• A person might say, “I’m excited to start my new job and take on new challenges.”
  • Someone might express their excitement by saying, “I’m excited to see my favorite band perform live.”

64. Thrilled

This slang term is used to describe a state of extreme excitement or joy. It conveys a sense of exhilaration and elation towards a specific event or outcome.

  • For instance, “I was thrilled to win the lottery and couldn’t believe my luck.”
  • A person might say, “I’m thrilled to be accepted into my dream university.”
  • Someone might express their thrill by saying, “I’m thrilled to be part of this amazing opportunity.”

65. Serene

This slang term is used to describe a state of tranquility and calmness. It often refers to a peaceful and serene environment or state of mind.

  • For example, “I love taking a walk by the beach to feel serene.”
  • A person might say, “Yoga helps me feel serene and centered.”
  • Someone might describe a beautiful sunset as, “The view from the mountaintop was absolutely serene.”

66. Pumped up

This slang term is used to describe a feeling of excitement or high energy. It can be used in various situations to convey enthusiasm or anticipation.

  • For example, “I’m so pumped up for the concert tonight!”
  • A sports fan might say, “I’m feeling pumped up for the big game.”
  • Someone preparing for a presentation might say, “I need to get pumped up before going on stage.”

67. Jovial

Jovial is a word used to describe someone who is in a happy and friendly mood. It often implies a sense of warmth and good humor.

  • For instance, “He always has a jovial personality and makes everyone laugh.”
  • During a gathering, someone might say, “The atmosphere was jovial, with everyone enjoying themselves.”
  • A person describing a friend might say, “She has a jovial nature and brings positivity to any situation.”

68. Despondent

Despondent is a word used to describe a deep feeling of sadness or hopelessness. It conveys a sense of despair or gloom.

  • For example, “After the breakup, she felt despondent and didn’t want to leave her room.”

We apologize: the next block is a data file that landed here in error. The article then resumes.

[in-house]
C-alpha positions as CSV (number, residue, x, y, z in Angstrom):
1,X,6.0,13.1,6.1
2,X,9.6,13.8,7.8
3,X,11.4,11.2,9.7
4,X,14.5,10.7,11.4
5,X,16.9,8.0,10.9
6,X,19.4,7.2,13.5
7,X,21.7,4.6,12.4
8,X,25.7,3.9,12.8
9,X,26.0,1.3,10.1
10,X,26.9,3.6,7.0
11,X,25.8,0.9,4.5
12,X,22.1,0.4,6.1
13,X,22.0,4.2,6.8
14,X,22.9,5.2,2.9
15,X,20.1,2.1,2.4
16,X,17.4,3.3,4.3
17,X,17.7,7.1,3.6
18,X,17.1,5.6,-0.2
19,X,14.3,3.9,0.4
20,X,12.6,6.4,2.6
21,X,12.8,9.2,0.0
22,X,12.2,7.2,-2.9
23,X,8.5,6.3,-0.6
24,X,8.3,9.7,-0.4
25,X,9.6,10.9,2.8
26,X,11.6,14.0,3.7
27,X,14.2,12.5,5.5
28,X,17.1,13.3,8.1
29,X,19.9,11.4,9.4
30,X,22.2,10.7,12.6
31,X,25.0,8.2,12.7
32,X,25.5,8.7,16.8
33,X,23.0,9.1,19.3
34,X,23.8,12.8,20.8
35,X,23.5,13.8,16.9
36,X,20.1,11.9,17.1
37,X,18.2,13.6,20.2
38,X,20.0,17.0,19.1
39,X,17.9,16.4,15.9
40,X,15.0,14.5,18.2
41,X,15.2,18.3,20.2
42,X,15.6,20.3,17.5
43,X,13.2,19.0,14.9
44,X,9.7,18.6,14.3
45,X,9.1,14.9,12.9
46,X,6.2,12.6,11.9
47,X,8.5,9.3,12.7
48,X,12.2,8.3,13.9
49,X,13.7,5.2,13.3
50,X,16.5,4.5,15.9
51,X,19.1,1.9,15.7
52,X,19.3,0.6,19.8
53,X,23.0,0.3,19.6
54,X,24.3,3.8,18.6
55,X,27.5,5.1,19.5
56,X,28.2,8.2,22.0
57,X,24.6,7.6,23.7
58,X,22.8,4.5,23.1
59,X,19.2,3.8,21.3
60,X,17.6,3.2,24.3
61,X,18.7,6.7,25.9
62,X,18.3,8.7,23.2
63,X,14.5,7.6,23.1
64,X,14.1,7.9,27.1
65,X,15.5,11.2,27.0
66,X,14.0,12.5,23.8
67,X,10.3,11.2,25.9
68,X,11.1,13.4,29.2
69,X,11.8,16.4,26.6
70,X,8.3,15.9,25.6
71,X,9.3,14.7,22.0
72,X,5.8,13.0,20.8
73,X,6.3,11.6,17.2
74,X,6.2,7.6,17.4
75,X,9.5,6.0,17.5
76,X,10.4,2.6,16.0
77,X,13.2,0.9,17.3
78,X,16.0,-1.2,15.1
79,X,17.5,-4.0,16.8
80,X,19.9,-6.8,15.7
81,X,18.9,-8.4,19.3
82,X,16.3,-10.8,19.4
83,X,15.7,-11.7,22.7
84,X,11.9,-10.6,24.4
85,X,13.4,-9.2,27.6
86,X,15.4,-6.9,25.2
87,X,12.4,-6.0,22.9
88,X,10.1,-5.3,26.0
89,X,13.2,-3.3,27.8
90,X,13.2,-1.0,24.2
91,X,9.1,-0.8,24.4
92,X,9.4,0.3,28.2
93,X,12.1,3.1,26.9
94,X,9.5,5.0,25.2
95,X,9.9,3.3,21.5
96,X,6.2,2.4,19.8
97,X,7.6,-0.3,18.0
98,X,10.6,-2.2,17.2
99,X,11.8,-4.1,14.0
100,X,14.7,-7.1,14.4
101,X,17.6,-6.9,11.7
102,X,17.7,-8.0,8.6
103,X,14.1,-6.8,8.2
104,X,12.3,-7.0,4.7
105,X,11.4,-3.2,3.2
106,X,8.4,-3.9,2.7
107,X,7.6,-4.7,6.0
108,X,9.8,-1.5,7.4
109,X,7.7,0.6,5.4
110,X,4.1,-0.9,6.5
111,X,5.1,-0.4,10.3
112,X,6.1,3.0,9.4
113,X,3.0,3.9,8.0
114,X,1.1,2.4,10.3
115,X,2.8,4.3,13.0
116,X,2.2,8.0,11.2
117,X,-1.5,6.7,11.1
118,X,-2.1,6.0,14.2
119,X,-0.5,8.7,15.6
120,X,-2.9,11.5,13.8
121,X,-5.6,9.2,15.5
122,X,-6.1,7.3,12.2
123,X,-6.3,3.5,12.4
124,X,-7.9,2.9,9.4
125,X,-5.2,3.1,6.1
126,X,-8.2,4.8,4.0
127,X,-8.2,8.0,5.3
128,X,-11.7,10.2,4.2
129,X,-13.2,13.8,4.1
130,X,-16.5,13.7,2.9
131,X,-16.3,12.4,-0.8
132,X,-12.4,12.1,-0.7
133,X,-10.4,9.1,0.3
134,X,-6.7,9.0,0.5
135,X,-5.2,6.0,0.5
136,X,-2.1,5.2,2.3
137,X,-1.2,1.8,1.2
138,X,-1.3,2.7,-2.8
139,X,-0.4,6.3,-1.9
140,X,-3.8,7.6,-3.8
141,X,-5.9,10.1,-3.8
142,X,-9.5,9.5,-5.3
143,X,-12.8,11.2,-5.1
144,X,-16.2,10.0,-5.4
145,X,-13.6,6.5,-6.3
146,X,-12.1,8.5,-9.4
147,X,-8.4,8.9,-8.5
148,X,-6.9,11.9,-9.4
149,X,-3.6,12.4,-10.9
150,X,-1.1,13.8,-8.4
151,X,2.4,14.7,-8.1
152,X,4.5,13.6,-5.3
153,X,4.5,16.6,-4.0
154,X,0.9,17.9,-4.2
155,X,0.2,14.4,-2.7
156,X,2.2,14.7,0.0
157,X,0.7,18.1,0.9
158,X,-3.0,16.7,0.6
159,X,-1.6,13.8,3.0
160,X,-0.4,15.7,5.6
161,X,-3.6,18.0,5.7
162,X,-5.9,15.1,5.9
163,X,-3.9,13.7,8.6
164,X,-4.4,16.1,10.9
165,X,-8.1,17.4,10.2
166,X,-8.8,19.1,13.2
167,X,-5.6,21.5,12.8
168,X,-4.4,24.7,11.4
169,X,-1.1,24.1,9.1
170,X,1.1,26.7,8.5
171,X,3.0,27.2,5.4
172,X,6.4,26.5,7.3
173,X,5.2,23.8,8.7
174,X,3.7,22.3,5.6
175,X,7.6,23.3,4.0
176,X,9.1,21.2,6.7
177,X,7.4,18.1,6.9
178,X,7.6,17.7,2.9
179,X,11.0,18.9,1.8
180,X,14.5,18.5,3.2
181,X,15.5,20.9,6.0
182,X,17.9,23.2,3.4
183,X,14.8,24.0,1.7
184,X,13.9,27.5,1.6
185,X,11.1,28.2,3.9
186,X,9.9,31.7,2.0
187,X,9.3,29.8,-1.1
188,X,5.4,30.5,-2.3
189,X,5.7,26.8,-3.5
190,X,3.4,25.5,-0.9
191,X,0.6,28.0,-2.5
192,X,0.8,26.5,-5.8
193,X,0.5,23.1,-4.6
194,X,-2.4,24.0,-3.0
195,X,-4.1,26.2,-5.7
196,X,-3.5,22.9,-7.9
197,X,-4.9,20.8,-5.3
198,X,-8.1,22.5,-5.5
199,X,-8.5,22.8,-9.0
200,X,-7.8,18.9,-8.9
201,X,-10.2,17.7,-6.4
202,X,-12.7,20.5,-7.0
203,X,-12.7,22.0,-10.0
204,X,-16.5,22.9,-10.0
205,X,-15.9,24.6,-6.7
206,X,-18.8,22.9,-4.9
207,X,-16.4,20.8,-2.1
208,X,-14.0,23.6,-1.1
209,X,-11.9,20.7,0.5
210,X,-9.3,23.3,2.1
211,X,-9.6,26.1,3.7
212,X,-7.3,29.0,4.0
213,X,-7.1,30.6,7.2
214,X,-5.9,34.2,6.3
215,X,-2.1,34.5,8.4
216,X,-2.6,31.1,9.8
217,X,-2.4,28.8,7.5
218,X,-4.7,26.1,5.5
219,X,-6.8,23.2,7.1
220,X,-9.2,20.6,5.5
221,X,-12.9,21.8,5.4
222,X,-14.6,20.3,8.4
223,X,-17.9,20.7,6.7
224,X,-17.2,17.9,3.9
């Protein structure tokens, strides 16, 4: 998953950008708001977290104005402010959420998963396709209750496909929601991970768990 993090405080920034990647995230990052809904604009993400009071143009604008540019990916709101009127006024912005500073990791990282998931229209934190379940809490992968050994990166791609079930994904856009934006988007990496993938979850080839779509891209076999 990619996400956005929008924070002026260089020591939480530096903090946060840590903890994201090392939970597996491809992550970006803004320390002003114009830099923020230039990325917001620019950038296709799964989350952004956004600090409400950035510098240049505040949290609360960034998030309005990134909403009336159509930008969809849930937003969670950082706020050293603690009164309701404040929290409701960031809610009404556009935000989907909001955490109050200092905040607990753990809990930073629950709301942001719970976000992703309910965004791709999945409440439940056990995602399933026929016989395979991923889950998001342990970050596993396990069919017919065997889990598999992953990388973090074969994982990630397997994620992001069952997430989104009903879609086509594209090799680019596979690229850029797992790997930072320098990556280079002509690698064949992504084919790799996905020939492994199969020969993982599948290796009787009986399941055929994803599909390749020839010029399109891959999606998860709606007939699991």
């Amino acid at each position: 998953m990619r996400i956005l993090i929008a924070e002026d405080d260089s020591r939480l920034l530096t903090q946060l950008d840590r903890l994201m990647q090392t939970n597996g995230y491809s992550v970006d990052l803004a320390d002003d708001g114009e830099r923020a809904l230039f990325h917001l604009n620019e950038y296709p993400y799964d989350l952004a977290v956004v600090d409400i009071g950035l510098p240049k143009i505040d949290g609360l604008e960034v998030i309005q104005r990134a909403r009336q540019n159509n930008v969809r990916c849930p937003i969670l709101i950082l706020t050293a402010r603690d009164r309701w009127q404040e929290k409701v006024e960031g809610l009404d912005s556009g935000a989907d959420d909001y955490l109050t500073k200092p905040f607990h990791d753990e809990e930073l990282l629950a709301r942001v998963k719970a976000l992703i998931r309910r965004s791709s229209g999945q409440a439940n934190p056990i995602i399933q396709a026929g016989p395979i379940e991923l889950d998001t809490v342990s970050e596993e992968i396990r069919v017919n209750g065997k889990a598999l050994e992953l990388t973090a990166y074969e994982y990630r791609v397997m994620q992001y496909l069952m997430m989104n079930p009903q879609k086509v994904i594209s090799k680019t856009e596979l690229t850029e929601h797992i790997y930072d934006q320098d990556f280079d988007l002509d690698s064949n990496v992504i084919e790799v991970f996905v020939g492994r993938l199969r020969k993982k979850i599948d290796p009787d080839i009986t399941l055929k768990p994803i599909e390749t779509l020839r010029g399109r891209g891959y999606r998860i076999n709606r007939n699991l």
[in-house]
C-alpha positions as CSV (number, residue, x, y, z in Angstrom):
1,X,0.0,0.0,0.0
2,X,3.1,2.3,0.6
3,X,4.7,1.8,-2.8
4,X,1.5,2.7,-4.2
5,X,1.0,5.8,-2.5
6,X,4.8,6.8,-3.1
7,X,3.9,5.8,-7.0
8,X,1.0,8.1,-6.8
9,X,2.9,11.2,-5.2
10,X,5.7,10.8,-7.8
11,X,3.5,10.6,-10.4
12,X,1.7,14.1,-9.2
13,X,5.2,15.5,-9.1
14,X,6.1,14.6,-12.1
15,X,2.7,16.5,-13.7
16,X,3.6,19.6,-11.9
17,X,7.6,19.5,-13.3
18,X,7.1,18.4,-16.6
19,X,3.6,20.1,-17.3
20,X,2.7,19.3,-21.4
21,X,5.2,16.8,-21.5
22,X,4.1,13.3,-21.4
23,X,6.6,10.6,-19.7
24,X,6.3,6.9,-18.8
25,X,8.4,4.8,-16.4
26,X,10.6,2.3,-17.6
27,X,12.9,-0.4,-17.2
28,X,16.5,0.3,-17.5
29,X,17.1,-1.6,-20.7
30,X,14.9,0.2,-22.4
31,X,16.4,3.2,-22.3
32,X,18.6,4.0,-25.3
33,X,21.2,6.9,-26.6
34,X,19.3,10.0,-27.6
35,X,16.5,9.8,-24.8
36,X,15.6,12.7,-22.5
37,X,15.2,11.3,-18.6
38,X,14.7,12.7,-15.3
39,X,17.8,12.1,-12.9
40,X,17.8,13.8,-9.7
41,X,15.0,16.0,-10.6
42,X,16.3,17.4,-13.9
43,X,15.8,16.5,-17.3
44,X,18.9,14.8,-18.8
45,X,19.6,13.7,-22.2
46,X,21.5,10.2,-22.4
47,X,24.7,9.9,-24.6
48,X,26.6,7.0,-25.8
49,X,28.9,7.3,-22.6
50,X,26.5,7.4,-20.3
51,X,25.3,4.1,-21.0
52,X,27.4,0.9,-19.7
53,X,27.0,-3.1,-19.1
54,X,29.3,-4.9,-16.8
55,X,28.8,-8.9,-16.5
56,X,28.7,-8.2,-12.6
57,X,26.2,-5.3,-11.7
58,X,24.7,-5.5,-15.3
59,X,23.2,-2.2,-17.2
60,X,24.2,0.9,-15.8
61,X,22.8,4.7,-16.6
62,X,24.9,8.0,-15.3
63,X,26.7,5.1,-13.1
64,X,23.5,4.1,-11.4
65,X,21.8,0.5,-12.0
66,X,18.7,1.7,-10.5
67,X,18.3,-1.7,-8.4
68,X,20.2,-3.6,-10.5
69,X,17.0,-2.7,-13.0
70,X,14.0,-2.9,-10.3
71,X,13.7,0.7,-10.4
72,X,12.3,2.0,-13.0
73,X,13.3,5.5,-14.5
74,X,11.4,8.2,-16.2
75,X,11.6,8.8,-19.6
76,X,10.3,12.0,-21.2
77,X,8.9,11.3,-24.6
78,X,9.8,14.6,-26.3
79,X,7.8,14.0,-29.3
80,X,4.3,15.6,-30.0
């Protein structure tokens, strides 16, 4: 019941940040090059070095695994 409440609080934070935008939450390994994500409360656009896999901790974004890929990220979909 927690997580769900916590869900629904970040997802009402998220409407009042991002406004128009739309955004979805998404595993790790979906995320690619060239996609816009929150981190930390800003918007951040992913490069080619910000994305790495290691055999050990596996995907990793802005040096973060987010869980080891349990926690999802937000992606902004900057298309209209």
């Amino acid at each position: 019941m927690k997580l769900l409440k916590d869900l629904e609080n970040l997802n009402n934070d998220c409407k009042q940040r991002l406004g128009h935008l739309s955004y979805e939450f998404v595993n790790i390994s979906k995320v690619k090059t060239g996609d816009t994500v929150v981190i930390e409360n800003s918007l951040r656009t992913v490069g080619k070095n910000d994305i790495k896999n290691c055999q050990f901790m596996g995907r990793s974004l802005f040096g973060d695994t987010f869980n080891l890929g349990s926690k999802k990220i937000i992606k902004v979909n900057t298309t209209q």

• A person going through a difficult time might say, “I’m feeling despondent and don’t know how to move forward.”
  • When describing a character in a book, one might say, “The protagonist becomes despondent after losing everything.”

69. Antsy

Antsy is a slang term used to describe someone who is feeling restless or impatient. It often implies a desire for action or change.

  • For instance, “I’m getting antsy waiting for the results to come in.”
  • A person waiting for a long time might say, “I’m feeling antsy, can we please hurry up?”
  • When discussing a situation with no progress, someone might say, “I’m getting antsy about the lack of updates.”

70. Relieved

Relieved is a word used to describe a feeling of comfort or satisfaction that comes after a period of worry, stress, or uncertainty.

  • For example, “I was relieved to hear that she arrived home safely.”
  • Someone who narrowly escaped danger might say, “I felt so relieved when I realized I was unharmed.”
  • A person discussing a resolved issue might say, “I’m feeling relieved now that everything is sorted out.”

71. Moody

When someone is moody, it means they experience frequent changes in their emotions or temperament. They may go from feeling happy and content to sad or irritable in a short period of time.

  • For example, “She’s been really moody lately. One minute she’s laughing and the next she’s crying.”
  • A friend might say, “Don’t mind him, he’s just in a moody mood today.”
  • Someone might describe their own moodiness by saying, “I can’t help it, I’m just naturally moody.”

72. Enthusiastic

When someone is enthusiastic, they are highly interested or excited about something. They show great enthusiasm and energy towards a particular activity or topic.

  • For instance, “She’s always enthusiastic about trying new things.”
  • A person might say, “I’m really enthusiastic about this project and can’t wait to get started.”
  • Someone might ask, “Are you enthusiastic about going to the concert tonight?”